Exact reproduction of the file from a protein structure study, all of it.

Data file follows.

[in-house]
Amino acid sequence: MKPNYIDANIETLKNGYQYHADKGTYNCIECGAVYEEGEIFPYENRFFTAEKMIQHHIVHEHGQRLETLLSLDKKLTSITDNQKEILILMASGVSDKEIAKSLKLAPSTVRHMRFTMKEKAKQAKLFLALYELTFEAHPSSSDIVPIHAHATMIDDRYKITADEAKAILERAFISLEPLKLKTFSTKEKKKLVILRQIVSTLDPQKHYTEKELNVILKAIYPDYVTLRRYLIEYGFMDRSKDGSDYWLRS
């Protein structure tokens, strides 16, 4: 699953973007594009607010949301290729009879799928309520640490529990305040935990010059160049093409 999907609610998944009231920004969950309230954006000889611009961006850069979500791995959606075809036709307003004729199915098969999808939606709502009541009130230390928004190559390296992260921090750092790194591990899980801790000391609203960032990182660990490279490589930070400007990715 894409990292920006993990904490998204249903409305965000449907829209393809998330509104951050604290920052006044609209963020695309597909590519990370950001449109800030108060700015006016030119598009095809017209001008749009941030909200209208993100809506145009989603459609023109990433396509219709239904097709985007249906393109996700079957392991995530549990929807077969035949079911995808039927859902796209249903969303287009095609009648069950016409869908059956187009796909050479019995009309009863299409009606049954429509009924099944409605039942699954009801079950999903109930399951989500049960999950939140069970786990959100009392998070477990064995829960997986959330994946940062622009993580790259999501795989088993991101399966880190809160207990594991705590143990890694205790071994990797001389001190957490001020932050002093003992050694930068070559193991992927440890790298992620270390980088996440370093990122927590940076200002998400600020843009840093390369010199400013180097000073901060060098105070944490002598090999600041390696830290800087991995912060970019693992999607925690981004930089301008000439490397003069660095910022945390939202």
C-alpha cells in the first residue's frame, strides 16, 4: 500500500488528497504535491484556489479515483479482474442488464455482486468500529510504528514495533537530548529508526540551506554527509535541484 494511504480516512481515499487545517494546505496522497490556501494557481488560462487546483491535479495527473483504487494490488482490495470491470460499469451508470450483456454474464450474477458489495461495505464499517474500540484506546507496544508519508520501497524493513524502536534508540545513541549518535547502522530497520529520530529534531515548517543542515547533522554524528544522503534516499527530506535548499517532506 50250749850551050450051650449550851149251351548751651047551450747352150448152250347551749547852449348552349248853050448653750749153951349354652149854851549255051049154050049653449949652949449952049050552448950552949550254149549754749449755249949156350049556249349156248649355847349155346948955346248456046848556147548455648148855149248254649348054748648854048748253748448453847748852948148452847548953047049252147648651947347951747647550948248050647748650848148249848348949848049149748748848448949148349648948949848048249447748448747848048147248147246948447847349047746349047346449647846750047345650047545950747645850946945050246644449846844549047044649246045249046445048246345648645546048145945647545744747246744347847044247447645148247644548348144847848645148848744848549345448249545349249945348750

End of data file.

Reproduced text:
[in-house]
Amino acid sequence: MKPNYIDANIETLKNGYQYHADKGTYNCIECGAVYEEGEIFPYENRFFTAEKMIQHHIVHEHGQRLETLLSLDKKLTSITDNQKEILILMASGVSDKEIAKSLKLAPSTVRHMRFTMKEKAKQAKLFLALYELTFEAHPSSSDIVPIHAHATMIDDRYKITADEAKAILERAFISLEPLKLKTFSTKEKKKLVILRQIVSTLDPQKHYTEKELNVILKAIYPDYVTLRRYLIEYGFMDRSKDGSDYWLRS
């Protein structure tokens, strides 16, 4: 699953973007594009607010949301290729009879799928309520640490529990305040935990010059160049093409 999907609610998944009231920004969950309230954006000889611009961006850069979500791995959606075809036709307003004729199915098969999808939606709502009541009130230390928004190559390296992260921090750092790194591990899980801790000391609203960032990182660990490279490589930070400007990715 894409990292920006993990904490998204249903409305965000449907829209393809998330509104951050604290920052006044609209963020695309597909590519990370950001449109800030108060700015006016030119598009095809017209001008749009941030909200209208993100809506145009989603459609023109990433396509219709239904097709985007249906393109996700079957392991995530549990929807077969035949079911995808039927859902796209249903969303287009095609009648069950016409869908059956187009796909050479019995009309009863299409009606049954429509009924099944409605039942699954009801079950999903109930399951989500049960999950939140069970786990959100009392998070477990064995829960997986959330994946940062622009993580790259999501795989088993991101399966880190809160207990594991705590143990890694205790071994990797001389001190957490001020932050002093003992050694930068070559193991992927440890790298992620270390980088996440370093990122927590940076200002998400600020843009840093390369010199400013180097000073901060060098105070944490002598090999600041390696830290800087991995912060970019693992999607925690981004930089301008000439490397003069660095910022945390939202």
C-alpha cells in the first residue's frame, strides 16, 4: 500500500488528497504535491484556489479515483479482474442488464455482486468500529510504528514495533537530548529508526540551506554527509535541484 494511504480516512481515499487545517494546505496522497490556501494557481488560462487546483491535479495527473483504487494490488482490495470491470460499469451508470450483456454474464450474477458489495461495505464499517474500540484506546507496544508519508520501497524493513524502536534508540545513541549518535547502522530497520529520530529534531515548517543542515547533522554524528544522503534516499527530506535548499517532506 50250749850551050450051650449550851149251351548751651047551450747352150448152250347551749547852449348552349248853050448653750749153951349354652149854851549255051049154050049653449949652949449952049050552448950552949550254149549754749449755249949156350049556249349156248649355847349155346948955346248456046848556147548455648148855149248254649348054748648854048748253748448453847748852948148452847548953047049252147648651947347951747647550948248050647748650848148249848348949848049149748748848448949148349648948949848048249447748448747848048147248147246948447847349047746349047346449647846750047345650047545950747645850946945050246644449846844549047044649246045249046445048246345648645546048145945647545744747246744347847044247447645148247644548348144847848645148848744848549345448249545349249945348750